A Tale of Two Cities (and a Town): Immigrants in the Rust Belt

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In the midst of the debate over the largest potential immigration reform legislation in 50 years, some American communities struggling with decades of population loss and economic decline are being revitalized by newcomers. The role of immigrants in high-skilled fields is relatively well-known, but less acknowledged are the contributions that “blue collar” immigrants make to revitalizing depressed communities and economies, both as manual laborers and small business entrepreneurs. In Rust Belt communities such as Baltimore, Detroit, and southeastern Iowa, immigration has slowed — and in some cases reversed — decades of population loss. It is revitalizing neighborhoods and commercial corridors.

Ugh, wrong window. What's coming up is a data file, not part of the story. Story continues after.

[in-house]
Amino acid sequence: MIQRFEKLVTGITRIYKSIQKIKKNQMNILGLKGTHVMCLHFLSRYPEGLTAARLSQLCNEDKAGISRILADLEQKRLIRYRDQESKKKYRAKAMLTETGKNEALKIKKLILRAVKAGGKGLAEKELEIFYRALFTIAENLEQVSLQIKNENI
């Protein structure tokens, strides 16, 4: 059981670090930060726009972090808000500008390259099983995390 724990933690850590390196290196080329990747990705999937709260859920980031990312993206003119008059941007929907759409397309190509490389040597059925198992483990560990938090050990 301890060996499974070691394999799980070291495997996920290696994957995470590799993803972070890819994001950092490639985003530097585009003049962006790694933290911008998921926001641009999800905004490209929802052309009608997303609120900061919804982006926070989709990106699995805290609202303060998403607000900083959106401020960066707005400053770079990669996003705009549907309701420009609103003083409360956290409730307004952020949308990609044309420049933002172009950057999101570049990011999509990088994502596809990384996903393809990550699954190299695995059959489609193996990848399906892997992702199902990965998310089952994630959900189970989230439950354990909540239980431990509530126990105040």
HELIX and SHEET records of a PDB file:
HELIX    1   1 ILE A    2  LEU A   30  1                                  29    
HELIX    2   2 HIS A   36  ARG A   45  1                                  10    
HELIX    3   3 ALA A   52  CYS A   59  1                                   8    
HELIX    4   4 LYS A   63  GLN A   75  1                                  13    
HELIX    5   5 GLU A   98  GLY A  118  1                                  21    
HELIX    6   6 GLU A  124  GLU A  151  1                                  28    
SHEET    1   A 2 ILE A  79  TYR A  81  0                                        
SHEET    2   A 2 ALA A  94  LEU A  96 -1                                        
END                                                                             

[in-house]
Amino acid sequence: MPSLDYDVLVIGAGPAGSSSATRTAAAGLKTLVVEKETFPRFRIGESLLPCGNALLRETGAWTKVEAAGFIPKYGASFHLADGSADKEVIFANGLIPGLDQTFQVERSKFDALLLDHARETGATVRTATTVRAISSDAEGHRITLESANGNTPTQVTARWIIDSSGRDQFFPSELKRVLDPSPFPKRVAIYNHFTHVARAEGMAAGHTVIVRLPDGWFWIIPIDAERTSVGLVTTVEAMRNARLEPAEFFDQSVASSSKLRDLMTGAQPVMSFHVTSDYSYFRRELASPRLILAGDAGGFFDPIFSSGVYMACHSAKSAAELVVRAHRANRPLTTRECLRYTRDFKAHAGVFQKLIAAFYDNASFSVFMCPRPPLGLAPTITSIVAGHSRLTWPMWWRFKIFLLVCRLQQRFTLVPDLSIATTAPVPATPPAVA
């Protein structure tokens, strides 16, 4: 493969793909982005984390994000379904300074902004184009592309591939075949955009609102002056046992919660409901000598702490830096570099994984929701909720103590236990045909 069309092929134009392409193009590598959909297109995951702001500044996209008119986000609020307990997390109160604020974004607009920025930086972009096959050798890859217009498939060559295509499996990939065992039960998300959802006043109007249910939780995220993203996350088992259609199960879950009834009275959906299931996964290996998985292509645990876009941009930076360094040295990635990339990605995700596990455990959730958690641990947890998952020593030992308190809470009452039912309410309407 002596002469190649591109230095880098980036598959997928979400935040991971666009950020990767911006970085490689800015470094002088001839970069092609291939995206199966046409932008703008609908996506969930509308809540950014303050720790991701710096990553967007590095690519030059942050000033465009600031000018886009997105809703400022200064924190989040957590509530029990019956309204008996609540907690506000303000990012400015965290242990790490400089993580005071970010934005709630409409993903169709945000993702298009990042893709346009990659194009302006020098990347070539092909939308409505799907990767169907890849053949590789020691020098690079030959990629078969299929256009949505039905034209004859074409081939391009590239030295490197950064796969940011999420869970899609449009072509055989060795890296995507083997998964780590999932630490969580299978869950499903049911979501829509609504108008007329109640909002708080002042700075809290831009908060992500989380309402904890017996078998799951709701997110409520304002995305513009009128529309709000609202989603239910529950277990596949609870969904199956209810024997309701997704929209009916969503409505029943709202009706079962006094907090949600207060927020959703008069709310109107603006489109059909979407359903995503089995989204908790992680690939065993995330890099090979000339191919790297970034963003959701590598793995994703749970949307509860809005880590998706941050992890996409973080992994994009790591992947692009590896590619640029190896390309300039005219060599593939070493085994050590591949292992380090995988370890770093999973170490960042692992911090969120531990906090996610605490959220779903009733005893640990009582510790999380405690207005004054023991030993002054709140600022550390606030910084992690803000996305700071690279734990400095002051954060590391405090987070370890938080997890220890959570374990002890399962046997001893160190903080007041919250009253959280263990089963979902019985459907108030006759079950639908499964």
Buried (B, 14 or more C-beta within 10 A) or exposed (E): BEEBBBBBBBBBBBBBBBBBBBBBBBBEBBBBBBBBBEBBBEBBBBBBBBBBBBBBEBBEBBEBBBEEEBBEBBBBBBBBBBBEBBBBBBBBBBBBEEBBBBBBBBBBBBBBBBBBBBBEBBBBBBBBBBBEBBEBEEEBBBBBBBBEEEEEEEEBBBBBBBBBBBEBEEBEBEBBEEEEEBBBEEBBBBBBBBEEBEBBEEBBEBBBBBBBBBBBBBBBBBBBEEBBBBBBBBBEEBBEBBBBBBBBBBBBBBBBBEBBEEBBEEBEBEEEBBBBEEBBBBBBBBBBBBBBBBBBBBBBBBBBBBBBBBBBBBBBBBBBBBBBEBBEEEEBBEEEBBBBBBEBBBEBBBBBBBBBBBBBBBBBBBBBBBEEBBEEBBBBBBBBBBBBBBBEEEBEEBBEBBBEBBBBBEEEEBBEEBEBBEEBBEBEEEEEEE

Immigrants — including lower-skilled immigrants — help generate jobs and economic growth for U.S.-born workers. Immigrants are a disproportionate number of our country’s entrepreneurs. This is particularly true in Rust Belt cities, where immigrants are more likely to be entrepreneurs than they are in more traditional immigrant gateways. But to make their full potential economic impact in the Rust Belt, unauthorized immigrants need a path to citizenship.

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